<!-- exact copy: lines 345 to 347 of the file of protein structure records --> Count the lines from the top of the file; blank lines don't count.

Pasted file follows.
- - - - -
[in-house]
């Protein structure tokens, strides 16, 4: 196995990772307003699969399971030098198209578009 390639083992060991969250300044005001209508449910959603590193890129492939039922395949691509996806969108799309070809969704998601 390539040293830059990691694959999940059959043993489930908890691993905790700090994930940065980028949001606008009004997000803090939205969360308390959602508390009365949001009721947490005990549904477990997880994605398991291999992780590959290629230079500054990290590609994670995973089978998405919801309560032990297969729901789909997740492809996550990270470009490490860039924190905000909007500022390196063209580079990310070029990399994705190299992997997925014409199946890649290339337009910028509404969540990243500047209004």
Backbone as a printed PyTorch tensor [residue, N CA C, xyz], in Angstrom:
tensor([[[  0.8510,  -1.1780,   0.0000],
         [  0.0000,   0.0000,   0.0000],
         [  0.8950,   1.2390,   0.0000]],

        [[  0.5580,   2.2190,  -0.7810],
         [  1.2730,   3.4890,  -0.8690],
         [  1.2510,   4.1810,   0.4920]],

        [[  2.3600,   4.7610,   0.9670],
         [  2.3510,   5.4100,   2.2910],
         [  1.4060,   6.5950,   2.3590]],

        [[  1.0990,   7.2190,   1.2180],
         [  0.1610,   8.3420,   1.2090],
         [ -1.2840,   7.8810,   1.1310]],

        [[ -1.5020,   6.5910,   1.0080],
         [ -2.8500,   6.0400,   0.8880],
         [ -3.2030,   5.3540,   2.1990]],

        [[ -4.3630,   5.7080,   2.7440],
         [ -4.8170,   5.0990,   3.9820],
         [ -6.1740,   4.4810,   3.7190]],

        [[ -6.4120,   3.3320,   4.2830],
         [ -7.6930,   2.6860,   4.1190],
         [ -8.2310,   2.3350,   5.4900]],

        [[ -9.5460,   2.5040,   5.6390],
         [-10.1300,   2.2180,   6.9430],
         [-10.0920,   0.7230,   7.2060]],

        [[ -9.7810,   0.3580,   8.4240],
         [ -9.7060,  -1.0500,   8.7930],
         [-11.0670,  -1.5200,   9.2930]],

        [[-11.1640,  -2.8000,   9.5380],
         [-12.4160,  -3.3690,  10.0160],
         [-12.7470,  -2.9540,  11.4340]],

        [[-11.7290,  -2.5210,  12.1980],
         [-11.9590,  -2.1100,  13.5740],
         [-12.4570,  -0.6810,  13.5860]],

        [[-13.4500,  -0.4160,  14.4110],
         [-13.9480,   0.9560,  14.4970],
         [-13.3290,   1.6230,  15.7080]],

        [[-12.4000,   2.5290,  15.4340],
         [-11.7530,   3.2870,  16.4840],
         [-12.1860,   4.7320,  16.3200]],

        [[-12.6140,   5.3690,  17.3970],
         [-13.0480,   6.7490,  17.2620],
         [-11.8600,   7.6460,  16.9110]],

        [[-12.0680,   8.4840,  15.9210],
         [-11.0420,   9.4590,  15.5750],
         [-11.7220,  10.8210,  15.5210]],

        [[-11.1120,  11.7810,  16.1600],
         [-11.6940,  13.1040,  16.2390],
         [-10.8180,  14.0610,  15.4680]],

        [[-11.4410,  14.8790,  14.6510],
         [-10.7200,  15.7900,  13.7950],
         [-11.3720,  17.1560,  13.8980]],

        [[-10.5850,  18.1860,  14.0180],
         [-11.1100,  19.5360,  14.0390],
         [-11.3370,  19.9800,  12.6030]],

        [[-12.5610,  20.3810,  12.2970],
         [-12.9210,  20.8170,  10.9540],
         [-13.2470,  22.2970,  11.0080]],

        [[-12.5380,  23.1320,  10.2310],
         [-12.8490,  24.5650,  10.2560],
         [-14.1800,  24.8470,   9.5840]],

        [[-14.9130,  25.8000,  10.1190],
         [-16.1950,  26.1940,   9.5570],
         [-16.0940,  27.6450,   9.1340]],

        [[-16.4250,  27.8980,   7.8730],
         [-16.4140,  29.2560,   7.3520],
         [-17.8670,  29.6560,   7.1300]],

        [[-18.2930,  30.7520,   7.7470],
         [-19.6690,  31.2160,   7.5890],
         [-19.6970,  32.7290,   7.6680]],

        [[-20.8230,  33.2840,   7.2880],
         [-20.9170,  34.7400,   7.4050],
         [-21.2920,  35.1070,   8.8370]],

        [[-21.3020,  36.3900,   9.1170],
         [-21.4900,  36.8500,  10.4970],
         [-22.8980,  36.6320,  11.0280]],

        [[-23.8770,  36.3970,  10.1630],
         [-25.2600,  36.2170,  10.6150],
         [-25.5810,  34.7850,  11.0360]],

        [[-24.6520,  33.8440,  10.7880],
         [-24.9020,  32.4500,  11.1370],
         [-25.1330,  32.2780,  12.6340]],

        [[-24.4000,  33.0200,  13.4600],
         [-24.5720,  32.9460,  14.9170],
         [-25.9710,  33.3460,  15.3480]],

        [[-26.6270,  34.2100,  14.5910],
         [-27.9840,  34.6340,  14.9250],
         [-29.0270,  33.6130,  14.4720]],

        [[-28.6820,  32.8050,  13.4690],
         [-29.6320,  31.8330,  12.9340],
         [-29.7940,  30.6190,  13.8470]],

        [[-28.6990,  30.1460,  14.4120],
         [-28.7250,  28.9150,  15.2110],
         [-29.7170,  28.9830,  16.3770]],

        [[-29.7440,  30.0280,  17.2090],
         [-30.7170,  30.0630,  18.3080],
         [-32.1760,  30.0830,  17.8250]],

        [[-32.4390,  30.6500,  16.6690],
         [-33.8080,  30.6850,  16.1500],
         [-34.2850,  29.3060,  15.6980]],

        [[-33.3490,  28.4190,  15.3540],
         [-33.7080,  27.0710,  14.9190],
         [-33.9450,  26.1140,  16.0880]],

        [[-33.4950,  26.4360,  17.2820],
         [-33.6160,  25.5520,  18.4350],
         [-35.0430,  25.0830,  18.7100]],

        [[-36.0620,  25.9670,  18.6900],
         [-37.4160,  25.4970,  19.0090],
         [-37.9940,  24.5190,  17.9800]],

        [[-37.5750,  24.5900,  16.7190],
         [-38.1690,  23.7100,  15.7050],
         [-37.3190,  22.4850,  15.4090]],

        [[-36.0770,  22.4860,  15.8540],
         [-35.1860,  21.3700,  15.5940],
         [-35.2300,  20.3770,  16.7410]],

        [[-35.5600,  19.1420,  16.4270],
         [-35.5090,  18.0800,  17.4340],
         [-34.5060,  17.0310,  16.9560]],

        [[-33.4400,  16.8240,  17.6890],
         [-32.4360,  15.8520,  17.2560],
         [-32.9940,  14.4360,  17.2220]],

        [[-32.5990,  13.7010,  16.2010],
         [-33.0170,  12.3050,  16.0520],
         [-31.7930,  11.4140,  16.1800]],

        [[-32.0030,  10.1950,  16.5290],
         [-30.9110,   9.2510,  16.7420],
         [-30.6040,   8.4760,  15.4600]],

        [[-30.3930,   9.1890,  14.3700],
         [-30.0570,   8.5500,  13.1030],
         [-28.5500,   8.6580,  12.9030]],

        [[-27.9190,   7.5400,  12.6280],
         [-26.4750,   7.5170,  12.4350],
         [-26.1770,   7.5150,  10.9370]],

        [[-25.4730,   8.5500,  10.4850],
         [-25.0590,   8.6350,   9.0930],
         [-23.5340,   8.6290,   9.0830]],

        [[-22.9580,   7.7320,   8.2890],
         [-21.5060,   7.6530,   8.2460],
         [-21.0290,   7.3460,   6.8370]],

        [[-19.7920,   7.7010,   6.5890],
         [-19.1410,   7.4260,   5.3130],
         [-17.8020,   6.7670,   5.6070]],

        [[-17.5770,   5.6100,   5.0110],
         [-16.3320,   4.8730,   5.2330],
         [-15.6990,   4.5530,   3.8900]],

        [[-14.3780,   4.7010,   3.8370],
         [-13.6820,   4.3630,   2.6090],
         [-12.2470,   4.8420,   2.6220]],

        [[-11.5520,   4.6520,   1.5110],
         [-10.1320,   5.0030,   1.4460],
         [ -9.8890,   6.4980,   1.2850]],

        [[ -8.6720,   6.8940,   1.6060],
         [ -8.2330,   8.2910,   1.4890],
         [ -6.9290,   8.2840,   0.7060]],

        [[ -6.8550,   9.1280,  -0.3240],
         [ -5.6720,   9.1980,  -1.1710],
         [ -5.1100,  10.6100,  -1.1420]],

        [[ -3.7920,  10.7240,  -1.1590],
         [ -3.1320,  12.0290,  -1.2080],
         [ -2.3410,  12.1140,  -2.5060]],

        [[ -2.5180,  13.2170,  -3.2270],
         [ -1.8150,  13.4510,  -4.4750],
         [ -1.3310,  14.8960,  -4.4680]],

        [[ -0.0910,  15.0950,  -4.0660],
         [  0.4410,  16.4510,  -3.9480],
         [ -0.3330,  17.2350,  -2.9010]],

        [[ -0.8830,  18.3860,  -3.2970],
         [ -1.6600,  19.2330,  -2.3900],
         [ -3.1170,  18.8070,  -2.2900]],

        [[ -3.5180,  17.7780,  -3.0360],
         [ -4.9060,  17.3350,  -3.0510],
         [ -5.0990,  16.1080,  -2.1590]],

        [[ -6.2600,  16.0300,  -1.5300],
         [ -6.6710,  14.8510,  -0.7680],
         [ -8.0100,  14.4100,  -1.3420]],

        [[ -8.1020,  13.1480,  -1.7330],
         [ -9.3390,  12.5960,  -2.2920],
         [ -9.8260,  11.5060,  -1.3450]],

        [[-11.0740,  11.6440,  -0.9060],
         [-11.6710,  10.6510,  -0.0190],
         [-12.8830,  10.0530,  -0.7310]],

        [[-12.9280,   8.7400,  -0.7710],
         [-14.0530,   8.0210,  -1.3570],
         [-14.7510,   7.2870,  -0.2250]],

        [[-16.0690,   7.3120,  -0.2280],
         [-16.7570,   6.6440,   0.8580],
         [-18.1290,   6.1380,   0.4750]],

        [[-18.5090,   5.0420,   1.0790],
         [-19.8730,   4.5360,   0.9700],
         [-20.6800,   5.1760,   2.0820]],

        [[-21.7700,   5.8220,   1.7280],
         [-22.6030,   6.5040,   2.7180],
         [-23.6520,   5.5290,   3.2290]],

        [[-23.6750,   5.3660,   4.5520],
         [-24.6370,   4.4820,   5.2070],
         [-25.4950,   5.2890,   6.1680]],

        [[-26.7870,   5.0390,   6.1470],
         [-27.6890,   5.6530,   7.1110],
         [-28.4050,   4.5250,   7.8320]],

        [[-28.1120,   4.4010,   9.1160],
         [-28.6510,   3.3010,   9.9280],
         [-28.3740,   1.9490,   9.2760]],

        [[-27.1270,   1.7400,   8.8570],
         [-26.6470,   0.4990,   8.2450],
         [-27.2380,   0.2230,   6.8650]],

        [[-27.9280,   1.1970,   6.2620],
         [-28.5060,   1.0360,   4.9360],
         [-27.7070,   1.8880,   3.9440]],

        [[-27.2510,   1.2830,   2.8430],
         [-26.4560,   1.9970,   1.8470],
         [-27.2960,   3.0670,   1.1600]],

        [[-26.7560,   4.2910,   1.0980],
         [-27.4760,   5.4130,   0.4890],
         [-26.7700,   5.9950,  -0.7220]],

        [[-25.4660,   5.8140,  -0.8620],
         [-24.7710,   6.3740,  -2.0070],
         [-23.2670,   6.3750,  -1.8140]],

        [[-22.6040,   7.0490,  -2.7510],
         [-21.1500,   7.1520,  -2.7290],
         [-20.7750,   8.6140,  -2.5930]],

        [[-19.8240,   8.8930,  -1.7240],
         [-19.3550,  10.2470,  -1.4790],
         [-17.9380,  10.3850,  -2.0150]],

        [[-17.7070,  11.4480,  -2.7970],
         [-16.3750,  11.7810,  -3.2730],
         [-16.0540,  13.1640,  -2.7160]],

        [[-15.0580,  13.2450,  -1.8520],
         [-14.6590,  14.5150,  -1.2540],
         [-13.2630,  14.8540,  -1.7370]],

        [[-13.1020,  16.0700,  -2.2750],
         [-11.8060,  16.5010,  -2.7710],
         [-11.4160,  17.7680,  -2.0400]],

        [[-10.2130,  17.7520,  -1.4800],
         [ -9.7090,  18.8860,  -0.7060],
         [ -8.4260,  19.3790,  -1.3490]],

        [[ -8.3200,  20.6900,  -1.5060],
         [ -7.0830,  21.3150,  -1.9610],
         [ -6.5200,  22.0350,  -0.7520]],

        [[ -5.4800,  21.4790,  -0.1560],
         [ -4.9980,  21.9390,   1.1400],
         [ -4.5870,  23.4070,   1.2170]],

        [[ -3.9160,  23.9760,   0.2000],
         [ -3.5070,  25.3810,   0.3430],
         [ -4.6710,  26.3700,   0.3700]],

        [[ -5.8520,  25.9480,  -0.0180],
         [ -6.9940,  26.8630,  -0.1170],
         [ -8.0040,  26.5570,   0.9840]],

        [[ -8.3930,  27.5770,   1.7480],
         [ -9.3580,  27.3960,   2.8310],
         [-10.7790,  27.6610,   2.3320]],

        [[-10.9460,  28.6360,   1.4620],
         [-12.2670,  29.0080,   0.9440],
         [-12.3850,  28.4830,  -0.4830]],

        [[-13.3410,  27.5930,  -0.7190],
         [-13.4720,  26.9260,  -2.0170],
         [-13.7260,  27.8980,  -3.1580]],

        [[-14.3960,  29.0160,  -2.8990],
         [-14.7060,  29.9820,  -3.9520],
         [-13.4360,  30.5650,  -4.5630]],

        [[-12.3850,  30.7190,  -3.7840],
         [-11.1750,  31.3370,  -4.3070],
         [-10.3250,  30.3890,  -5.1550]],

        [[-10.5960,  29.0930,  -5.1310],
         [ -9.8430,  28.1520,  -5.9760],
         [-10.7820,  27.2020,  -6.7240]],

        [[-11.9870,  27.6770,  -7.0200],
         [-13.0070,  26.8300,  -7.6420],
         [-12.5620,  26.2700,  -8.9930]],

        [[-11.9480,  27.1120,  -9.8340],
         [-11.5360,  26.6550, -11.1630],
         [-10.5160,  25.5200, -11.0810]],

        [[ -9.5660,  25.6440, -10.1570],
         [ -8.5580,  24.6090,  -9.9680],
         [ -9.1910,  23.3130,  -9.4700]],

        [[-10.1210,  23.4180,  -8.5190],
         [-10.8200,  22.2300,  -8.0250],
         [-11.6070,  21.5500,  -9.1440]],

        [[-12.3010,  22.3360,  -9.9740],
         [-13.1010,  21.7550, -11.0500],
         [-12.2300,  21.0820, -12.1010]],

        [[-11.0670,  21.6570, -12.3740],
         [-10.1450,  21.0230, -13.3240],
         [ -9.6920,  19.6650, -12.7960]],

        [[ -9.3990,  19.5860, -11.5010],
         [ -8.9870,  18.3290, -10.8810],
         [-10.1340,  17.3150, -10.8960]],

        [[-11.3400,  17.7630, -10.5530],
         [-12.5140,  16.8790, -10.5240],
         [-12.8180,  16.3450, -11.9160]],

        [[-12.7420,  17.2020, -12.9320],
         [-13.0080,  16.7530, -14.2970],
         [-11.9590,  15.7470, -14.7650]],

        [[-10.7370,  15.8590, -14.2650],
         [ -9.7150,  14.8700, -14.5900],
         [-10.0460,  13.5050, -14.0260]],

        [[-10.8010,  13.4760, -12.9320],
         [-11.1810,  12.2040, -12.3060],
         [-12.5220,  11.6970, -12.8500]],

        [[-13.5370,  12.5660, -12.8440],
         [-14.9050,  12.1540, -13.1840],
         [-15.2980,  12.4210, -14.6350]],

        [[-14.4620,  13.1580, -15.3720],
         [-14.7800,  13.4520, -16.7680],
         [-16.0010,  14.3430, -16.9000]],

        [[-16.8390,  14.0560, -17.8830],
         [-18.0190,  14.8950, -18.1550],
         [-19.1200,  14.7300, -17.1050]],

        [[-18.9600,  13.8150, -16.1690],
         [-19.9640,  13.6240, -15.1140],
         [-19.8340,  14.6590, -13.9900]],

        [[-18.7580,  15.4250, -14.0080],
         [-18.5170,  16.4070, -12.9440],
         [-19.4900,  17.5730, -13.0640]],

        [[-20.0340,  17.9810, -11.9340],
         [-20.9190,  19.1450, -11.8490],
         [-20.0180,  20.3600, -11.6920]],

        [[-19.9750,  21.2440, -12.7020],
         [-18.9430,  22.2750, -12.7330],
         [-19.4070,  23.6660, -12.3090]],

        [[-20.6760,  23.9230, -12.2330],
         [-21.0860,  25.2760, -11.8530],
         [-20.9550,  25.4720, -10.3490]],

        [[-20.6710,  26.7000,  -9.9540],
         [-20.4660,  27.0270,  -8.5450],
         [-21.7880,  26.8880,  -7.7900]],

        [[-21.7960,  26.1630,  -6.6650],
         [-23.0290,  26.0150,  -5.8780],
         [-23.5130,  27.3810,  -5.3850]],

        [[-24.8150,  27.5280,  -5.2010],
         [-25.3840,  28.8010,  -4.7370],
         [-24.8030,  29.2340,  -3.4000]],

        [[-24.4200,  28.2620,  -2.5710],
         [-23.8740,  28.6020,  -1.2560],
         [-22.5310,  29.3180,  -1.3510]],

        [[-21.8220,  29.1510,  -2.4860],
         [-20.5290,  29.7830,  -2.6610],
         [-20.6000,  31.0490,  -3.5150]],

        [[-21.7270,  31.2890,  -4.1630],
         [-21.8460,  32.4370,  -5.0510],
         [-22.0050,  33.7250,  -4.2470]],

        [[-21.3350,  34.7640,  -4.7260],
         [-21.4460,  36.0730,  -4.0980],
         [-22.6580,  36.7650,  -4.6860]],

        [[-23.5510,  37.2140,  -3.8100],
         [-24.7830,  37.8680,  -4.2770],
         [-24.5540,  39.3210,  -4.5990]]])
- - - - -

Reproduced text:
         [-22.6580,  36.7650,  -4.6860]],

        [[-23.5510,  37.2140,  -3.8100],
         [-24.7830,  37.8680,  -4.2770],